Miner revenue has taken a large hit, down ~65% since the 60k days (how long ago they feel), yet are still up ~150% YoY. This is partly down to the lack of supply of mining equipment as a global pandemic and shortage of semiconductors has stopped expansion plans for many — however, it does also mean that a lot of equipment has lasted longer than you would expect, especially given the size of the rally. This has given miners the ability to stack a lot of coins in their treasury during the uptick and they won’t be in a rush to sell them at low prices. Those liquidating to facilitate moves look to have done so in June and miner treasuries are back on the rise.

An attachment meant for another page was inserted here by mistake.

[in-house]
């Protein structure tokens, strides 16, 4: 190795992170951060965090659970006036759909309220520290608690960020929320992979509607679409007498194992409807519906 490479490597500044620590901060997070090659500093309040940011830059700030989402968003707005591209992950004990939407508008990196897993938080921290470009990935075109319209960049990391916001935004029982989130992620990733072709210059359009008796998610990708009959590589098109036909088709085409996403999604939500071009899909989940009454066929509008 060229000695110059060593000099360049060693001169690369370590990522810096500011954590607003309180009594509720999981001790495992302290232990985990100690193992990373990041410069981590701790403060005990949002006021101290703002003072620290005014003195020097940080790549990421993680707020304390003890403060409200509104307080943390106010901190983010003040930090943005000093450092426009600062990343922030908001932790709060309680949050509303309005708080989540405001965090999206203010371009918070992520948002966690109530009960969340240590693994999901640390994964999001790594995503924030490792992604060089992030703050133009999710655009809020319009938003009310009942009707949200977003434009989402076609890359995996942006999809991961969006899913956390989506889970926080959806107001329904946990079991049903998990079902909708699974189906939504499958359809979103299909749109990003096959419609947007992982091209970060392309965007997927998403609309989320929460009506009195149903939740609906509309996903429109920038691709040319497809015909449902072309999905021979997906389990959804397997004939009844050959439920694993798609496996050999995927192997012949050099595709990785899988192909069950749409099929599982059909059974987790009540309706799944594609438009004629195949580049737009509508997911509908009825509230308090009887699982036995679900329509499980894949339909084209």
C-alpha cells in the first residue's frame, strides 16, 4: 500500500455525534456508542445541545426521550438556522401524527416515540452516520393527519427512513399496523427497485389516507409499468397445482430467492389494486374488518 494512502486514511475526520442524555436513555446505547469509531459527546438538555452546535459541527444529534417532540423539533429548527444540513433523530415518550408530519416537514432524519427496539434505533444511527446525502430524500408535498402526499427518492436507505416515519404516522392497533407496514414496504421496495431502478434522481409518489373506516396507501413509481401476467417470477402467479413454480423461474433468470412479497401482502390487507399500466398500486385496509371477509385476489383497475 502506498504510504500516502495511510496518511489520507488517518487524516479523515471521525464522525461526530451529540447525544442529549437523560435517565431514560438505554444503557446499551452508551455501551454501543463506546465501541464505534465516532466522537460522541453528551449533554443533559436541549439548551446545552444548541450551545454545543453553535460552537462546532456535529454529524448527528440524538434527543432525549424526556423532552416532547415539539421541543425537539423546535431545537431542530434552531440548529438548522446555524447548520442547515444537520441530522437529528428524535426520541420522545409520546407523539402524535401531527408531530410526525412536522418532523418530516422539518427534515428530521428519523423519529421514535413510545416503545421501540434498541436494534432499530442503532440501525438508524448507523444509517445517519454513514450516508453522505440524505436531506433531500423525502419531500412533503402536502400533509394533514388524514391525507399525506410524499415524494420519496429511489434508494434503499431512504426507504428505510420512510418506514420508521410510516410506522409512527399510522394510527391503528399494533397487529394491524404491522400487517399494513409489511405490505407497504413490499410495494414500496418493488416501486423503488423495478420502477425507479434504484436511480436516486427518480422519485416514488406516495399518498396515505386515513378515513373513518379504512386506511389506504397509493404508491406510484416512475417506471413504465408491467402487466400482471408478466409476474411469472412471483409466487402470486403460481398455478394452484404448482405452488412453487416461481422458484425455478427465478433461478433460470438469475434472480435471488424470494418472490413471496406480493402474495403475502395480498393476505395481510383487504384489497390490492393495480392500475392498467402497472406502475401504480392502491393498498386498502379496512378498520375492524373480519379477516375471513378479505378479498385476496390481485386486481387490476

On the flip side, there’s something you can do about it! Following some back of the napkin calculations, at the current hashrate an Antminer S9 miner, which can be had for ~£250–400 second-hand, will net you around 0.03 bitcoin per year (if in good conditions and with market average location and energy costs), giving around £700 in profit per annum, per unit.

Compare this to the newer and beefer S19s (~£5000–7000), which will produce around 0.2 btc per year, or ~£5000 profit after costs per unit. The S9s are giving a far higher return on investment at this level and given the steep decline in revenue and relocation costs, this may have caused some increased sell pressure from miners - which the Spent Output Profit Ratio (SOPR) indicates in incredible capitulating fashion. Basically, it’s never been a better time for smaller miners to get the most profit per unit since the days of sticking 10 USB miners in your university library computers and hoping no one realized until after the winter break. But like those times don’t expect it to last long at all. S19s are still giving great returns at those levels, we’ve been spoiled the last few months!